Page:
Hey my people,
“Reality is the leading cause of stress amongst those in touch with it.”
That quote, spoken by the great philosopher Lily Tomlin, is a founding principle of my work with Well Again. Let me explain.
We cancer people don’t take strength from our community. This has bothered me from the start. I could never understand why, when there are so many of us, we don’t look to each other for friendship, understanding, and the occasional dance party.
What are we? Chopped liver?
Actually, yeah. Kind of. Our medical caregivers group us by the organ or system they dissected: we’re breast or prostate or colon or whatever. We never see each other out in the world, living our lives. We never meet each other as people. This is a shame. If I’m going to be in a club, I want to be known for something other than my sutures.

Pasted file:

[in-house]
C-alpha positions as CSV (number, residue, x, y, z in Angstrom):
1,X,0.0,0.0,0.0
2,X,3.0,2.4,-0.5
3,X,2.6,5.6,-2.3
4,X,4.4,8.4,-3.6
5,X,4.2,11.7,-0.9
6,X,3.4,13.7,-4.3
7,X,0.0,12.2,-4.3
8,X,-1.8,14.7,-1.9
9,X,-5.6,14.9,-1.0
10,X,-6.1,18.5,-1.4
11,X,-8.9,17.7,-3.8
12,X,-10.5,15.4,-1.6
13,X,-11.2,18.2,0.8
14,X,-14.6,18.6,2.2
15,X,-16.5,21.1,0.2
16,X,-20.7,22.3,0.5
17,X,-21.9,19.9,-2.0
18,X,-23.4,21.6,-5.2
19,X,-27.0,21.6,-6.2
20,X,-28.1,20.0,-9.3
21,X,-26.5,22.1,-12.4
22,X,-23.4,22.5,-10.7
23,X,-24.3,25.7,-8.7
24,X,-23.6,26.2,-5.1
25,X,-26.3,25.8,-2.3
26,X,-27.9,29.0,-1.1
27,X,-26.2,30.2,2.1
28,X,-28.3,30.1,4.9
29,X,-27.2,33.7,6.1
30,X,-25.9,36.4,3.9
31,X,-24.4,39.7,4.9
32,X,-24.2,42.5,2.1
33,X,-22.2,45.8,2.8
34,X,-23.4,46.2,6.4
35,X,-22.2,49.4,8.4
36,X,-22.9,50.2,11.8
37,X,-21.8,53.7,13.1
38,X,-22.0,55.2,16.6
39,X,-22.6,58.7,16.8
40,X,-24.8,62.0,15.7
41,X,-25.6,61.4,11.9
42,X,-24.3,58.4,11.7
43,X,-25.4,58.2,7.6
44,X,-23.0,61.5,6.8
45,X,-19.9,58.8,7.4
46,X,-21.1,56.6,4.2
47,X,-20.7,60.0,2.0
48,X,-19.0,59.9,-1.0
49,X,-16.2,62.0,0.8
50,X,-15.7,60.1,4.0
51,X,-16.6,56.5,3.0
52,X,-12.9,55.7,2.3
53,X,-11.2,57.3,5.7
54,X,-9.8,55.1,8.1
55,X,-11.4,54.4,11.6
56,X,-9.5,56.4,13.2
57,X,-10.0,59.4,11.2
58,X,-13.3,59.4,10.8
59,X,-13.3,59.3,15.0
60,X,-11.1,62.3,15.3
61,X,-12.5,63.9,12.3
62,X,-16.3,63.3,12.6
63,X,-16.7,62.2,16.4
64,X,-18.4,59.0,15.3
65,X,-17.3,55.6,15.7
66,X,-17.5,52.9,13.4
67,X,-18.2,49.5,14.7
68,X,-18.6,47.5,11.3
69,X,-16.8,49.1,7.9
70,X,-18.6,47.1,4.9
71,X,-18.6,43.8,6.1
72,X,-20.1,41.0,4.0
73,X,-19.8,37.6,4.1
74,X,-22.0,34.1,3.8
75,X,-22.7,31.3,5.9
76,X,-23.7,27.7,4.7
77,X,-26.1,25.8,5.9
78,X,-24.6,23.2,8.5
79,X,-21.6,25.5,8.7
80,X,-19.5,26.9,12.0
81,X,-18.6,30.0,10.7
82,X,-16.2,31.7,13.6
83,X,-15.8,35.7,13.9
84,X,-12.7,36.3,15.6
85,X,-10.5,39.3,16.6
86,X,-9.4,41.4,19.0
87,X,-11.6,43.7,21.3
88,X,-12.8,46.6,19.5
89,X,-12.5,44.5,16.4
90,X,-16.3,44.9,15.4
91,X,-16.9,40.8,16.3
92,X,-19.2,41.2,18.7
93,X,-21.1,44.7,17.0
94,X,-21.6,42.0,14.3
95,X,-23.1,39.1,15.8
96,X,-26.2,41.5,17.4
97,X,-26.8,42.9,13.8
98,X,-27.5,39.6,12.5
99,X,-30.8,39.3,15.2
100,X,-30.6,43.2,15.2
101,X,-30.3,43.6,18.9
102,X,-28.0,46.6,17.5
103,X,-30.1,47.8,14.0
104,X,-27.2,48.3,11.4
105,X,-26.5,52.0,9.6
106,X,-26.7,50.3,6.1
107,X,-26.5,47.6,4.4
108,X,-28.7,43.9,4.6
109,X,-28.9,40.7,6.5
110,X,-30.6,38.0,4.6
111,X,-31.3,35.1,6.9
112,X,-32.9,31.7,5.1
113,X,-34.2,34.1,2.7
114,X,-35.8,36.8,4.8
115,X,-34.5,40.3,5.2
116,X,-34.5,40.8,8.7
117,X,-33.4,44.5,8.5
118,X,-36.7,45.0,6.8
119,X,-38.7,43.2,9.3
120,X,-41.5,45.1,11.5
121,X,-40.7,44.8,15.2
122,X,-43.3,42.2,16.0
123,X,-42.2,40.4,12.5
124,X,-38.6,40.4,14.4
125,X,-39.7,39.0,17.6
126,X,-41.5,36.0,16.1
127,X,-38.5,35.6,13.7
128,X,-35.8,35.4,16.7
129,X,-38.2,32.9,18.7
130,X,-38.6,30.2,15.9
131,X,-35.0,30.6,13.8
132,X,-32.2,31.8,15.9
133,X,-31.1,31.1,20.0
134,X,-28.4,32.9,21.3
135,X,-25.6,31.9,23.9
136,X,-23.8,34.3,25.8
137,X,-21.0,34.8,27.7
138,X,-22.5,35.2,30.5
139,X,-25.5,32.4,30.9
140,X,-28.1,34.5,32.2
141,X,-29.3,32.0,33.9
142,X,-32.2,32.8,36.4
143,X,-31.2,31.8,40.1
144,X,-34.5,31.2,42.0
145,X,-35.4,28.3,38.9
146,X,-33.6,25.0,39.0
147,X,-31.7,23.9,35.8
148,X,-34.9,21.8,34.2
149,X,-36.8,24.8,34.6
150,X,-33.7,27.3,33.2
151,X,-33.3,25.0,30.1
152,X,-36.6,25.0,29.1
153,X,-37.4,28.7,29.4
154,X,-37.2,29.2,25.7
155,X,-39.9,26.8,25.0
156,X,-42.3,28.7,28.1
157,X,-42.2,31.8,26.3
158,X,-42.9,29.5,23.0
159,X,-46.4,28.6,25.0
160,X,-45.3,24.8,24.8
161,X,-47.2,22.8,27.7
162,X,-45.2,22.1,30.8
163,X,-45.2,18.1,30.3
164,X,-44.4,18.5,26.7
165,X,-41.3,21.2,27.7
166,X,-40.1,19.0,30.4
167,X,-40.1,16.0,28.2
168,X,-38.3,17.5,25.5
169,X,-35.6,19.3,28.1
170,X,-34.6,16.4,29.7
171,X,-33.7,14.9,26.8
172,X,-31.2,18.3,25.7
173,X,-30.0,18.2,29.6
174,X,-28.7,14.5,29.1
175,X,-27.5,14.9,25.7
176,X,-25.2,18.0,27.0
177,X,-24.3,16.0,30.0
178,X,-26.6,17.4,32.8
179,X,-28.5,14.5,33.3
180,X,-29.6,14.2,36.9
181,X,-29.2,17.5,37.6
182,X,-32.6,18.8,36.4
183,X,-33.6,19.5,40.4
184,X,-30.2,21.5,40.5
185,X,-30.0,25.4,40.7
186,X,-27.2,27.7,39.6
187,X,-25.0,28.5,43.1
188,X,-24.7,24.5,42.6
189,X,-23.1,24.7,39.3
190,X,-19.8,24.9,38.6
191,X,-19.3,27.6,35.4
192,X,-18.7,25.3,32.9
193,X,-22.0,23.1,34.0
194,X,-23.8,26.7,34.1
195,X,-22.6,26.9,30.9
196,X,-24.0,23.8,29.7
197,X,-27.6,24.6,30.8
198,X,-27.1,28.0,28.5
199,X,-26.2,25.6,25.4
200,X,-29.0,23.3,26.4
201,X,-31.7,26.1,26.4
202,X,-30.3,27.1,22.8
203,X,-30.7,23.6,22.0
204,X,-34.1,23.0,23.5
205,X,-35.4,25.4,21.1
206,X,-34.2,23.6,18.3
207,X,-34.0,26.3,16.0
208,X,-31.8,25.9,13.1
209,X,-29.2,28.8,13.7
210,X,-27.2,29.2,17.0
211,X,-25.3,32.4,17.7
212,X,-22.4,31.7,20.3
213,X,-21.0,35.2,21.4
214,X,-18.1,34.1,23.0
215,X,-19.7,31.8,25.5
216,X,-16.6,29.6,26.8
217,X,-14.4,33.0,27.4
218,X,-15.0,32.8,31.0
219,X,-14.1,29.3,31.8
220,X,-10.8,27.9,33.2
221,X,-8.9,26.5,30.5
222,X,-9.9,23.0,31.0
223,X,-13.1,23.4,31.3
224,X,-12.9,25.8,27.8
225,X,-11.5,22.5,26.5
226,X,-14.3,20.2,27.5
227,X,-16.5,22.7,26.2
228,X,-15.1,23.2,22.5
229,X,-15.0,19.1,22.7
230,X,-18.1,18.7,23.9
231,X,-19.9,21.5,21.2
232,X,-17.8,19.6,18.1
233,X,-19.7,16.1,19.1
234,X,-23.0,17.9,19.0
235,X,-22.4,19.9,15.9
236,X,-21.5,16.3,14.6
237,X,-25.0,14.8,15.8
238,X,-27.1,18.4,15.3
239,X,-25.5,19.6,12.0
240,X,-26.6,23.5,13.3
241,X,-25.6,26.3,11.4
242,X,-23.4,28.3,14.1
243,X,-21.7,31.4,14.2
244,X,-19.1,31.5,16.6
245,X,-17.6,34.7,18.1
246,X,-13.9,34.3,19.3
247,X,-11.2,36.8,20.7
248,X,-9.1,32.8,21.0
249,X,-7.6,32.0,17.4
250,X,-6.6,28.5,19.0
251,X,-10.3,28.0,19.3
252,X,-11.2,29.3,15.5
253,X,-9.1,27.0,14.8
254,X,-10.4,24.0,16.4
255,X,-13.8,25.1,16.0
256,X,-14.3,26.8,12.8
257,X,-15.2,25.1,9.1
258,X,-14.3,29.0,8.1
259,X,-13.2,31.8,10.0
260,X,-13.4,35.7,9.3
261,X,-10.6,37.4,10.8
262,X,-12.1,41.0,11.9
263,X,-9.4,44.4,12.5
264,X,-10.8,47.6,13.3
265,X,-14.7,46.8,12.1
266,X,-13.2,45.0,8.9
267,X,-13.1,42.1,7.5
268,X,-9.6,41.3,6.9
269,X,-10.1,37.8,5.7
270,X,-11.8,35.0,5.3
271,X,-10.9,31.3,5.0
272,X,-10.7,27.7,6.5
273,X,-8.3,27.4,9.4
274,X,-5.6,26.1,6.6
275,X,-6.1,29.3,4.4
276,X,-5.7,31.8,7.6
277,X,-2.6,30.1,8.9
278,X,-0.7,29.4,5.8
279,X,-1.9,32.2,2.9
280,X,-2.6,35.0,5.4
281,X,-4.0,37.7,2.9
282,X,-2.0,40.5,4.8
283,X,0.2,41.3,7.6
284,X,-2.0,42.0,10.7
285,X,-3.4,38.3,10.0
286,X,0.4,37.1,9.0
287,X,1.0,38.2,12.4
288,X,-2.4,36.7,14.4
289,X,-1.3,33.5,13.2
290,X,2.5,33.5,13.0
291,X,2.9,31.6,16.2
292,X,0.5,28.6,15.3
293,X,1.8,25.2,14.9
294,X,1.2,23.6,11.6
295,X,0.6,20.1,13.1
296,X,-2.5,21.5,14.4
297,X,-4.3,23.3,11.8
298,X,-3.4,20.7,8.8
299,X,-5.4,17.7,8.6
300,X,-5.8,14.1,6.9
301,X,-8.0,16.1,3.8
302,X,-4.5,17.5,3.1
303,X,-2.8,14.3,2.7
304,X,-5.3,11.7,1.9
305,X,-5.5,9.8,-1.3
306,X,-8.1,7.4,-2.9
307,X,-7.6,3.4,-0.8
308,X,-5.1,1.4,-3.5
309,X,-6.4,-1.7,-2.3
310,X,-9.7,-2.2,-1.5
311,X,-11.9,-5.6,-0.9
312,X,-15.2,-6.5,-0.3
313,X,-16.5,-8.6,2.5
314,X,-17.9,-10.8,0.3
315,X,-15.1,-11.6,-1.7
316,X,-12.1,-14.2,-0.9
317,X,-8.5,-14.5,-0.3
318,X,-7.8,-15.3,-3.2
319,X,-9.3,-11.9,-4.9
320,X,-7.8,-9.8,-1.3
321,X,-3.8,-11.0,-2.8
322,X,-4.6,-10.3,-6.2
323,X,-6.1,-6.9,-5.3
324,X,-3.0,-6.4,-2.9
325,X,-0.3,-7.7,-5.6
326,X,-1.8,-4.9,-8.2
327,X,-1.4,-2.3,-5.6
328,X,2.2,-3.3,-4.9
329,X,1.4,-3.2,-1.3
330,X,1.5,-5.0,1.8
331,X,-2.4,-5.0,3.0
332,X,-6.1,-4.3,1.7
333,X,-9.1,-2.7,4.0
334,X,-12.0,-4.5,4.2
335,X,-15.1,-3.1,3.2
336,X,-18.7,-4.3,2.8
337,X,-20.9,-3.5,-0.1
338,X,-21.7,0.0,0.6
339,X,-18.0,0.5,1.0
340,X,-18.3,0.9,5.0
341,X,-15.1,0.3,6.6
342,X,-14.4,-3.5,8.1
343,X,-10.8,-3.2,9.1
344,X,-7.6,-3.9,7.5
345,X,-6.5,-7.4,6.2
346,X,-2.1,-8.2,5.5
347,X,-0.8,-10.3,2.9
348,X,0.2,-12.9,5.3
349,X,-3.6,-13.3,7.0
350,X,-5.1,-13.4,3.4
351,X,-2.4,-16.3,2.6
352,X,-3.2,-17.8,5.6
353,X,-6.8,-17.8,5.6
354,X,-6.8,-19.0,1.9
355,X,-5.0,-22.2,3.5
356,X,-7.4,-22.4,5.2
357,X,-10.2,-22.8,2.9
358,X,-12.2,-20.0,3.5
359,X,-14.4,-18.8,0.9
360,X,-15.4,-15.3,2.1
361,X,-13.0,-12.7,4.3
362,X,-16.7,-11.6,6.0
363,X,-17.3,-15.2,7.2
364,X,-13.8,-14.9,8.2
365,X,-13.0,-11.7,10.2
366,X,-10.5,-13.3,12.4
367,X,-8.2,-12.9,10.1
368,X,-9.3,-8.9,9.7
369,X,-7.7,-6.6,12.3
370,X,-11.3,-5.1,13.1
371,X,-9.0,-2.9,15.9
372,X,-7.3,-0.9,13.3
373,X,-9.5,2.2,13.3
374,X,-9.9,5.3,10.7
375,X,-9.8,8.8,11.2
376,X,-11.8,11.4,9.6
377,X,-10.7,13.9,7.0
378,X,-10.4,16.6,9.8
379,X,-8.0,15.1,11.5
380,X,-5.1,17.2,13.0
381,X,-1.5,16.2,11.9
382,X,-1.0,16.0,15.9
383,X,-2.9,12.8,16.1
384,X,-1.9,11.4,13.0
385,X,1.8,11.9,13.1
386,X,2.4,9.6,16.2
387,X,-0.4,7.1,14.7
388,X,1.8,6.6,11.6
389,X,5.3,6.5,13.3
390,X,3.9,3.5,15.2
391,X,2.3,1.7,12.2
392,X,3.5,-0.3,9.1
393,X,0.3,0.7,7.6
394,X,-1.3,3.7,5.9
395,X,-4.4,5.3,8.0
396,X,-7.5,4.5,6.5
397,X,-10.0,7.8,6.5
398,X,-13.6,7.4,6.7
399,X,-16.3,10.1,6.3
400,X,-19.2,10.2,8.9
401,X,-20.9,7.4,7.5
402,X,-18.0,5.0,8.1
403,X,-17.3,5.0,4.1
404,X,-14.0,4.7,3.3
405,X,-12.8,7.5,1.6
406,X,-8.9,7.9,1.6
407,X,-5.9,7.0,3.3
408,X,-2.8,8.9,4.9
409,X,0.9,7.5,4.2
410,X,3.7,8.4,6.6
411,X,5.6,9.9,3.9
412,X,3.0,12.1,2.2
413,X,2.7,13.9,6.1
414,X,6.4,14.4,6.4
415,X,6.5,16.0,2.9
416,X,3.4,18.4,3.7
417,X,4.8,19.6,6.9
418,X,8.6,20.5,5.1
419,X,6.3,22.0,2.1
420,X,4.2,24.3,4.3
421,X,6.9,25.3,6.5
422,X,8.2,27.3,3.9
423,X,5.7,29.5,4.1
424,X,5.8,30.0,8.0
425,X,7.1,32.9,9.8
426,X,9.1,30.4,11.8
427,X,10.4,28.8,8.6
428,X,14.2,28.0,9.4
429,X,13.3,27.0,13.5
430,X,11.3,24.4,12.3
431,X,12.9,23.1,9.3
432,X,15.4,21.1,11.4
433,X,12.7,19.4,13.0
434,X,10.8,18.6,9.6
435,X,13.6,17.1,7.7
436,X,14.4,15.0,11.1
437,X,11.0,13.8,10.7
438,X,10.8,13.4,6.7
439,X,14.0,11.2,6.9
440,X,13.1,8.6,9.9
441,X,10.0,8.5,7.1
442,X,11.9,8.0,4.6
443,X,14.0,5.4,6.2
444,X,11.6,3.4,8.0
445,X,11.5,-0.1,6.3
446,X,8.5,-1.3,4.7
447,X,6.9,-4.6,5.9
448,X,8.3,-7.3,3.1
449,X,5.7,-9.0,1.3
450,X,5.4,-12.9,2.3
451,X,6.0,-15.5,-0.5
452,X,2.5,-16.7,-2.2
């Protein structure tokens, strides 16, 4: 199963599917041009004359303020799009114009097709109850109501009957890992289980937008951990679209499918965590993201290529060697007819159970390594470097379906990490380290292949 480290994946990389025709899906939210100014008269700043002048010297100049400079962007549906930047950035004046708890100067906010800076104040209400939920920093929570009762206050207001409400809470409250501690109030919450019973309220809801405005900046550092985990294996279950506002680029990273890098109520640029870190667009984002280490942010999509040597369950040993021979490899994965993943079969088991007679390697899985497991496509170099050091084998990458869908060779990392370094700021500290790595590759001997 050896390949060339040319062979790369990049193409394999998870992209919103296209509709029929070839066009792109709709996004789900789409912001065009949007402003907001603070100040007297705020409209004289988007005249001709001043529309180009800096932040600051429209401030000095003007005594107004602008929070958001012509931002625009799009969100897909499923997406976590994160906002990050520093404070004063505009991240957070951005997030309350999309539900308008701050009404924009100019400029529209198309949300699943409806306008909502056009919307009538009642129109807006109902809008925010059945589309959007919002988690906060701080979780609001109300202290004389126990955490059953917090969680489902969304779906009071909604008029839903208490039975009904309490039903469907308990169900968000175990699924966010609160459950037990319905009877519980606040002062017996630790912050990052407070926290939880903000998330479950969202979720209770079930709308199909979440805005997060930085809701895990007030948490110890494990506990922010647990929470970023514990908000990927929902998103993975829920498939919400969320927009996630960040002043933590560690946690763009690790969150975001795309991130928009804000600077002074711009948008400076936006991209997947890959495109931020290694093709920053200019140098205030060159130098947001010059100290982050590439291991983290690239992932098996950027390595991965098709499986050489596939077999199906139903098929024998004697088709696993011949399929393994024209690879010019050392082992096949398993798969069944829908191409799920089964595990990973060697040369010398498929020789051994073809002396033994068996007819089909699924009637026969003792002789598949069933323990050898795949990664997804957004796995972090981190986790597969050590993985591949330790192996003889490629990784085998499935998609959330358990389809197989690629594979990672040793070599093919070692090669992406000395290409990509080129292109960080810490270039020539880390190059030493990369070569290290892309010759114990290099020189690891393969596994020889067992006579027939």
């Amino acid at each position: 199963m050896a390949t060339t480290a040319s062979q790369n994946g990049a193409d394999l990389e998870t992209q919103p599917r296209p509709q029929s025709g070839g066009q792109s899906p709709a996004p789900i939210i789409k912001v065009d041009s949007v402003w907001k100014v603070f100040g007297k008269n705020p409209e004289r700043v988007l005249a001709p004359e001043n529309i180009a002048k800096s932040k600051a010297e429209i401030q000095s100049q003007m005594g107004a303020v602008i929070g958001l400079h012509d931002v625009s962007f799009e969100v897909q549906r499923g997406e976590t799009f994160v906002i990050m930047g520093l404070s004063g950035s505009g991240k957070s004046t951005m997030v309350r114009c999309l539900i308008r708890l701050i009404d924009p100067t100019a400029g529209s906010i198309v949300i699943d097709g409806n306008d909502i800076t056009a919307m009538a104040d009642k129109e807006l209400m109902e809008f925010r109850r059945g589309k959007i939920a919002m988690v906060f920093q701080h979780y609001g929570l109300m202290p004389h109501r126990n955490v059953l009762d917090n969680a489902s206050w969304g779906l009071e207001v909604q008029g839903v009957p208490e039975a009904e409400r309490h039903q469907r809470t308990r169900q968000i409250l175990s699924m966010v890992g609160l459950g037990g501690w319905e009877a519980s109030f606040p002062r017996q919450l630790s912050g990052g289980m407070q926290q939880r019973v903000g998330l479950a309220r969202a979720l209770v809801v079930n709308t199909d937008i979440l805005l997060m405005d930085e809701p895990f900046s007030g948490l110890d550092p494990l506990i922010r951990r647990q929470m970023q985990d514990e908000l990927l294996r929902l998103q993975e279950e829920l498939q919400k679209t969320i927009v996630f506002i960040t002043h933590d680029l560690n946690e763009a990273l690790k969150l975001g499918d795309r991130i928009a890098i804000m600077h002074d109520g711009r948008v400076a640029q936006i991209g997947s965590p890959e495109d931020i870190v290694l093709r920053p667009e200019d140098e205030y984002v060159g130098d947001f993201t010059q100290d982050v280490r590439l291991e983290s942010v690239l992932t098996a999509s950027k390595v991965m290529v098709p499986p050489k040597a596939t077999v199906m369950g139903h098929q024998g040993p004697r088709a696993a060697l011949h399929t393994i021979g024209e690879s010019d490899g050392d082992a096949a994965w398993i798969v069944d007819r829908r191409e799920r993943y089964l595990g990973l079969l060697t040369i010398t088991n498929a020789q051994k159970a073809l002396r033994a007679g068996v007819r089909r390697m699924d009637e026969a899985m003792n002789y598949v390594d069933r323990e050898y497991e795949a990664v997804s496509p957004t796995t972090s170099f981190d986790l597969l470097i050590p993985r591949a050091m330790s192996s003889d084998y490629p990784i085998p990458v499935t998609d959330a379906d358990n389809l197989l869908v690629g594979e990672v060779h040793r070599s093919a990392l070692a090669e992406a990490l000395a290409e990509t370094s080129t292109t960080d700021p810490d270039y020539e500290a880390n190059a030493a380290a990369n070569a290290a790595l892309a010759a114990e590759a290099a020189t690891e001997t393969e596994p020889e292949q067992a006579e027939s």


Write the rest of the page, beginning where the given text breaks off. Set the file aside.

For many of us, our medical treatment, bad as it is, is the least upsetting thing we go through. We don’t say this, but it feels like cancer attacks more than our bodies. This illness comes at us at a soul level. It undermines our sense of ourselves in the world. It wrecks our reality. Not just once, but again and again.
This is the kinship we don’t talk about. I don’t care how many breakthroughs science has made; the word cancer still hits us like a baseball bat. Over and over, every scan or procedure or visit, we brace ourselves for The News. Even if it’s good news, we’re exhausted afterward. (After 15 years of this, I refuse to go home from a scan without stopping for a chocolate shake. There’s gotta be some justice.)
...Want to read more? Check out my guest blog at clearidmonitoring.com
Tell em Lily sent you.